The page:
General William Tecumseh Sherman, 1903

Augustus Saint-Gaudens

Corner of 60th St. and Fifth Ave.

Augustus Saint-Gaudens was an American sculptor who was trained in France. When he returned to the United States, he came with hopes of promoting an aesthetic ideal—something that he had seen happening in France [1]. (See the section on the City Beautiful Movement for more information about the early-1900s concept of creating an aesthetic ideal in United-States cities.)

Although the sculpture of Civil-War general William Tecumseh Sherman was commissioned in 1888, Saint-Gaudens, a well-established and much-sought-after artist, did not have time to focus all of his energy on the project until 1897. In creating the sculpture, Saint-Gaudens worked from a bust that he had completed years earlier [2]. The sculpture, which is made of bronze with a gold leaf surface, portrays General Sherman on horseback, striding forward, as his cape billows out behind. In front of the horse a woman walks forward, her right arm outstretched. This figure represents victory, and the palm branch in ther left hand represents peace [3].

Once the sculpture was completed, there arose some controversy as to where it should be placed. Saint-Gaudens, among others, wanted the sculpture to be located in front of Grant's Tomb. The relatives of both Grant and Sherman objected, however, and the artist conceded. Both the Central Park Mall and Times Square were also considered as possible locations, but the final decision placed the sculpture at the south-east entrance to Central Park, at the corner of 59th Street and Fifth Avenue [4]. The sculpture was unveiled in May, 1903.

A few years later, the sculpture was moved slightly from its original position as part of an effort to create an architecturally-planned public space in the area. This new design for the space included the building of the Pulitzer Fountain, located in an adjacent plaza to the sculpture of General Sherman. Karl Bitter, the designer of the Pulitzer Fountain, knew that the fountain would be placed across from General Sherman, and he took this into account in his design [5].

Possible discussion themes
What ideas or feelings are expressed when the artist uses the format of an equestrian statue? Saint-Gaudens chose to portray General Sherman on horseback—a style of statue that dates back to Roman times [6]. What aspects of General Sherman's life and personality are emphasized in this equestrial statue? What is de-emphasized?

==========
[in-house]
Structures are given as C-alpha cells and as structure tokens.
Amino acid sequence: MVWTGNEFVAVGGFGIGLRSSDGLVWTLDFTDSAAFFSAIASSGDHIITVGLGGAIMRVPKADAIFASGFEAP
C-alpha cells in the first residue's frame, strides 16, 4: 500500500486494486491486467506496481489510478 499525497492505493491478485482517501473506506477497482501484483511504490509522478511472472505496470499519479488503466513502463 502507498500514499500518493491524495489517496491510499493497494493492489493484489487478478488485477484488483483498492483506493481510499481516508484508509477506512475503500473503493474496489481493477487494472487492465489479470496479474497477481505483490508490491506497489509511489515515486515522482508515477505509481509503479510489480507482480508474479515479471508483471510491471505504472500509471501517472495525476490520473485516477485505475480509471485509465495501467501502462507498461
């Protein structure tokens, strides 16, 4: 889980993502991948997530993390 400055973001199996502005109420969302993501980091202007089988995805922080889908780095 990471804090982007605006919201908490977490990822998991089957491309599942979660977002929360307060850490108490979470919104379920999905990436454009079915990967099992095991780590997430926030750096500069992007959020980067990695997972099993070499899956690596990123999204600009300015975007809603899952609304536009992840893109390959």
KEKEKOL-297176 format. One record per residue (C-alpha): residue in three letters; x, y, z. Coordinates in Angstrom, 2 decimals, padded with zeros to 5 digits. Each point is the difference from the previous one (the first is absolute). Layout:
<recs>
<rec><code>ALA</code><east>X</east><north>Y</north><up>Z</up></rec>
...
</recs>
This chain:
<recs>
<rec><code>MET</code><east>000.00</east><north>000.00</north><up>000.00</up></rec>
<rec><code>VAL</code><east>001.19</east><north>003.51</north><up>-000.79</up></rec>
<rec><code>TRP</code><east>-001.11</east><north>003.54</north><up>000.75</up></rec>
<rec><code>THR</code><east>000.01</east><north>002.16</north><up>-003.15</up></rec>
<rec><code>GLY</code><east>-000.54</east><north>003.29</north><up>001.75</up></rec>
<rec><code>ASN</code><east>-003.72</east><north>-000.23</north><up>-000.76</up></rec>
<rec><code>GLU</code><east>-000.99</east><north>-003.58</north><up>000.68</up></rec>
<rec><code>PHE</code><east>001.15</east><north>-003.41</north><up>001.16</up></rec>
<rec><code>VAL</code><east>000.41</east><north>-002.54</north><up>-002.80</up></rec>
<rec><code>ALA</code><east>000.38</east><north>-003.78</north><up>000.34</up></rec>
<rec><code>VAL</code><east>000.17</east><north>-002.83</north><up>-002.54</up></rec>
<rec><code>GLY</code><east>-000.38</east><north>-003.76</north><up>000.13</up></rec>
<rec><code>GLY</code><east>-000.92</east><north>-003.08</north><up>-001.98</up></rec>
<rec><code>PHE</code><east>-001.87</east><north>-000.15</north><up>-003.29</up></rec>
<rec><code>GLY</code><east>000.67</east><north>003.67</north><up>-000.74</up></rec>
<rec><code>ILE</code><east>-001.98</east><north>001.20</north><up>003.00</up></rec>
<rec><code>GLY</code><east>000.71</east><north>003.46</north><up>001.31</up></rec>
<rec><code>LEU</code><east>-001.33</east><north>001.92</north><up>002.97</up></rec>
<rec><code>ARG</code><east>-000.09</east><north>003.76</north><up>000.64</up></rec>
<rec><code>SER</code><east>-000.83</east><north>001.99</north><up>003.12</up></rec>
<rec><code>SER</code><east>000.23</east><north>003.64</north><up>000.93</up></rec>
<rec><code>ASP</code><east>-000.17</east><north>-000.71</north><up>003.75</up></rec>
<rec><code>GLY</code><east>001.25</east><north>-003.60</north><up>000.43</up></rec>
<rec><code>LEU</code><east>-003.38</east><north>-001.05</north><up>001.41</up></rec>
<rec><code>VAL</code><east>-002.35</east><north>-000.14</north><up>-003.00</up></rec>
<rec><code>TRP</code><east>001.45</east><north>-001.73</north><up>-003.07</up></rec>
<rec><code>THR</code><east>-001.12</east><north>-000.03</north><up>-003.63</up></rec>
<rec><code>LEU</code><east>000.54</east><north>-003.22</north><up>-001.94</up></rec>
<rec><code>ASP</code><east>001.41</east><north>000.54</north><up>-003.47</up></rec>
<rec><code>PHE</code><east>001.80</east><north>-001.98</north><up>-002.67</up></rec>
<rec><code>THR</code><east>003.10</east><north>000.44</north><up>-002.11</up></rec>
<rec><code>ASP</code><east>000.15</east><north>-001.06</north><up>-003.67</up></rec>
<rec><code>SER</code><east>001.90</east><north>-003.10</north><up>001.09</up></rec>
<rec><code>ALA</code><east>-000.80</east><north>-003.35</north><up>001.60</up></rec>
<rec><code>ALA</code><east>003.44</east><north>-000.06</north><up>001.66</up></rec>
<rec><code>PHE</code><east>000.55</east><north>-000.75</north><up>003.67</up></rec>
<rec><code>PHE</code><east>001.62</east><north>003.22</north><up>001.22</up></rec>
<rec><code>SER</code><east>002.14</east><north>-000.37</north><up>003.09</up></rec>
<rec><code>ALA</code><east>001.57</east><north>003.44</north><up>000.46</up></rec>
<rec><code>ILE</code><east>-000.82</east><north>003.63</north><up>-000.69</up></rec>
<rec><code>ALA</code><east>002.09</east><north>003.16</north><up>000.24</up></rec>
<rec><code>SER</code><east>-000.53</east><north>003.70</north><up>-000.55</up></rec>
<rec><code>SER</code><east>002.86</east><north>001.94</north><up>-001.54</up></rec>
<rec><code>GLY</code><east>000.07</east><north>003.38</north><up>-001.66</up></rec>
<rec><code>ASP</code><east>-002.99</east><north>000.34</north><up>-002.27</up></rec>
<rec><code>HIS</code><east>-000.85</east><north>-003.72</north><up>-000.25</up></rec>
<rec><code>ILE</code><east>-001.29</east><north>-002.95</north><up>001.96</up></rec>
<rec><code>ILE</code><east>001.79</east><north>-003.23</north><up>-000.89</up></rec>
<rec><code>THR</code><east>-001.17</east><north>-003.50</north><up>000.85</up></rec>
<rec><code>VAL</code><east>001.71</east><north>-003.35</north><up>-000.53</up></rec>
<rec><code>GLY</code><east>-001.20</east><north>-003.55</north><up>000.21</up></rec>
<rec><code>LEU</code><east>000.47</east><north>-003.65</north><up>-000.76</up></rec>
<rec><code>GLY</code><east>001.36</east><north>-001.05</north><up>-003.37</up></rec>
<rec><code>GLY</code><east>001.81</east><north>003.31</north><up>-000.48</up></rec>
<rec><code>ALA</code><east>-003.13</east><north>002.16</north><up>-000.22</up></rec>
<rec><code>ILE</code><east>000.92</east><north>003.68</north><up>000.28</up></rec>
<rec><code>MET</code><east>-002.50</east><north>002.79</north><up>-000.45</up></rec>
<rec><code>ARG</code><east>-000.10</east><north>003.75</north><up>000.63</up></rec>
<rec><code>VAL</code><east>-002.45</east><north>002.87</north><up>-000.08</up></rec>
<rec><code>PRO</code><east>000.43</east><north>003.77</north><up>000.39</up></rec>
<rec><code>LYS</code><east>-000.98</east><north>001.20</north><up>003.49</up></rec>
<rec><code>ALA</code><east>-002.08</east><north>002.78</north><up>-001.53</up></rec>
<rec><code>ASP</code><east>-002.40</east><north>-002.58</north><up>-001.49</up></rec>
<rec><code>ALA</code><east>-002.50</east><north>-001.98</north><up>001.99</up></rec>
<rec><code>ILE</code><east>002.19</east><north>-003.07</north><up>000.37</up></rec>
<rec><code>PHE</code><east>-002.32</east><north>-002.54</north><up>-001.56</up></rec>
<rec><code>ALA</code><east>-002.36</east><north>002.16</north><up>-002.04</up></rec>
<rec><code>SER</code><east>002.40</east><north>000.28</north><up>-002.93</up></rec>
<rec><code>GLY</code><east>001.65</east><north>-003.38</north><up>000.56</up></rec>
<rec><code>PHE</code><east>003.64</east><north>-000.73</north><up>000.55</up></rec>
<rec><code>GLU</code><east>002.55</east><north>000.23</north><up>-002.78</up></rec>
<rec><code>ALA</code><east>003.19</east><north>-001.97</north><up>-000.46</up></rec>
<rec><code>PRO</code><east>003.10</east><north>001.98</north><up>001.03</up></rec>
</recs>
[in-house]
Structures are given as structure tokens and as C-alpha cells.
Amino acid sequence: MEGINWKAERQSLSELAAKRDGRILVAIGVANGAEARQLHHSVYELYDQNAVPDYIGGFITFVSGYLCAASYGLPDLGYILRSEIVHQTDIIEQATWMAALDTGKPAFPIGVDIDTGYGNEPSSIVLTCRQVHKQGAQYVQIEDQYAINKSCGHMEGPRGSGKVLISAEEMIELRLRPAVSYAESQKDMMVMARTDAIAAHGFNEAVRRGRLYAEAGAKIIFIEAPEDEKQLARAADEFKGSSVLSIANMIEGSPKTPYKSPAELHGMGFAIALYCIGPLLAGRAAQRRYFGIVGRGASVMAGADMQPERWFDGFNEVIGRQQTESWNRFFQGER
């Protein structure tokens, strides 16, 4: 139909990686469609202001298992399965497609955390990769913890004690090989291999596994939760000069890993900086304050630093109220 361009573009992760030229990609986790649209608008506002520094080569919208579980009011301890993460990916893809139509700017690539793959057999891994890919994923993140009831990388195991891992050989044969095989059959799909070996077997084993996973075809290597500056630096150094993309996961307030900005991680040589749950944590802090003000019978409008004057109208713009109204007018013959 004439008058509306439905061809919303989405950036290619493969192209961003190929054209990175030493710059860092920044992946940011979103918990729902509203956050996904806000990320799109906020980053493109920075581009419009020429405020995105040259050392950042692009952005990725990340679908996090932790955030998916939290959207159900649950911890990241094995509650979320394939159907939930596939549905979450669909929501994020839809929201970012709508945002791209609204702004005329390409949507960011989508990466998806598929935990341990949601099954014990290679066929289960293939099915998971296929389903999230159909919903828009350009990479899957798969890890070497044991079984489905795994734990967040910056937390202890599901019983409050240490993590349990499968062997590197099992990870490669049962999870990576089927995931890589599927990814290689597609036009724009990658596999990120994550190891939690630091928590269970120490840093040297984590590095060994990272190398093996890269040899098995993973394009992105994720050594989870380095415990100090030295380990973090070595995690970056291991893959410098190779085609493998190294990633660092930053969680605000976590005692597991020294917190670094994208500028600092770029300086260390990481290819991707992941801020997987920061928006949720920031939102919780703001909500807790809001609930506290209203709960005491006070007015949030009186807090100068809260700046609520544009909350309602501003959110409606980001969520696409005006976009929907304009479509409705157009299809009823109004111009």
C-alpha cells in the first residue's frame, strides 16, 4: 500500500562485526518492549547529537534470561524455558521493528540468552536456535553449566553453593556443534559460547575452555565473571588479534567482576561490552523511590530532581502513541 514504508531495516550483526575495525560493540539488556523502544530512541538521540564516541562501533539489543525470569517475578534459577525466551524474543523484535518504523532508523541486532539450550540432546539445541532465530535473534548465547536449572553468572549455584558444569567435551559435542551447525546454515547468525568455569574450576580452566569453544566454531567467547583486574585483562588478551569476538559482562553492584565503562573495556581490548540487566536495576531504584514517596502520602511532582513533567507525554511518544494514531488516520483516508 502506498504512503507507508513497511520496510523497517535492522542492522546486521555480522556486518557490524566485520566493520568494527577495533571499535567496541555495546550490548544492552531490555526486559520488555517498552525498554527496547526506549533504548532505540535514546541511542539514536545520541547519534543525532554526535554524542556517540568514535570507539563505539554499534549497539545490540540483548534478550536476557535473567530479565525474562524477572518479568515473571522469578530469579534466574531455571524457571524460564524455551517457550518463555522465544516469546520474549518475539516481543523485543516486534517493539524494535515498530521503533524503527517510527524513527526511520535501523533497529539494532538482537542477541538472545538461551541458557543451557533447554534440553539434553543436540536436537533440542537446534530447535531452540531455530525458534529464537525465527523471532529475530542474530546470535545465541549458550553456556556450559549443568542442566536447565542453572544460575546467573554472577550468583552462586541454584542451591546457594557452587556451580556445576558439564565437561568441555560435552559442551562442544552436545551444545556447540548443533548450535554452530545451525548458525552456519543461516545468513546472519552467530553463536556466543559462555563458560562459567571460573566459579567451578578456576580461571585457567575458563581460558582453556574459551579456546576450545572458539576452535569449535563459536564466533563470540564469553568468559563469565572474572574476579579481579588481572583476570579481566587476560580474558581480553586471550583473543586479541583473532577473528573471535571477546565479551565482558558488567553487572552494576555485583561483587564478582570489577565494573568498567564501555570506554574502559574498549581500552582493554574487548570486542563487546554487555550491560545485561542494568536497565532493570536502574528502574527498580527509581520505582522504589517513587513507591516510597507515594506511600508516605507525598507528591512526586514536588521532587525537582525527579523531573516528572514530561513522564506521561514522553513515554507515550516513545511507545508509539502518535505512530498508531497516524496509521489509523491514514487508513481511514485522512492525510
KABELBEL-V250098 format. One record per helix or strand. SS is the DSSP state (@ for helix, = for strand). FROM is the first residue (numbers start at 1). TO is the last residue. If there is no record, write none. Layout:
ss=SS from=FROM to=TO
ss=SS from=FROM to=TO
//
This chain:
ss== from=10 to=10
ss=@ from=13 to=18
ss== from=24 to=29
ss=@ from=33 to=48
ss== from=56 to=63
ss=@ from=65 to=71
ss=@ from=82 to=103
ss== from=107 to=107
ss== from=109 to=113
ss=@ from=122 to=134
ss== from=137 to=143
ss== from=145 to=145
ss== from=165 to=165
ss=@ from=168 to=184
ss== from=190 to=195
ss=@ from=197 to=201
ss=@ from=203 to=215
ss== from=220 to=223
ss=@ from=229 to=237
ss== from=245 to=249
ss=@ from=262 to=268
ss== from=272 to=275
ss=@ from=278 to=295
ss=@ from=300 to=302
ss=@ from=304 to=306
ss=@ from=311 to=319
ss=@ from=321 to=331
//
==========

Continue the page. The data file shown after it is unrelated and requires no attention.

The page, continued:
How can sculptures be used in the design of public spaces? Looking at the space created between General Sherman and the nearby Pullitzer Fountain, how do the sculptures play a role in the definition of the space? How would the feeling of the plaza change if the sculptures were not present? What are other ways in which a public space might be defined and organized?

How are allegorical figures used in New York's public art? In General Sherman there is a female figure at the front of the sculpture representing victory. Many similar figures, usually female, appear in other sculptures around New York--for example, the Statue of Liberty and the Four Continents. Why have artists so often chosen to represent abstract concepts through allegorical figures? Knowing that there are very few sculptures in New York representing actual women, how might these allegorical figures affect the ways in which women are seen or the ways in which they see themselves?

Related art works
Pulitzer Fountain.
Located just across the street, this fountain was designed with the intention of creating an integrated public space at the corner of 59th street and Fifth Avenue. The designer looked to create a fountain that would work well with the sculpture of General Sherman, which was already there. Since it is possible to see these two works at the same time, students can discuss whether and how they compliment each other in the context of the public plaza.

Rolling Bench.
The attempt to place General Sherman at in front of Grant's Tomb caused controversy in the early 1900s. Some 70 years later, similar controversy appeared again. At the 100 year anniversary of Grant's death, the National Park Service sponsored the construction of a mosaic bench outside the tomb. Because the style was in such contrast to the austere architecture of the tomb itself, many historical preservationists found the bench inappropriate, and unsuccessfully appealed for its removal.

Joan of Arc. Joan of Arc, completed 12 years after General Sherman, is another war hero represented through the traditional format of the equestrian statue in New York. The sculpture shows Joan of Arc on her way into battle.


  1. Bogart, M. (1989). Public sculpture and the civic ideal in New York City, 1890-1930. Chicago: University of Chicago Press. p. 20-22.
  2. Sharp, L & Kiehl, D. W. (1974). New York City public sculpture by 19th-century American artists. New York: Metropolitan Museum of Art. p. 51.
  3. Gayle, M. & Cohen, M. (1988). The Art Commission and The Municipal Art Society guide to Manhattan's outdoor sculpture. New York: Prentice Hall Press. p. 191.
  4. Sharp & Kiehl, p. 51; and Bogart, M, p. 85-86.
  5. Sharp & Kiehl, p. 53.
  6. Reynolds, Donald Martin. (1988). Monuments and masterpieces: Histories and views of public sculptures in New York City. New York: Macmillan Publishing Company. p. 113.

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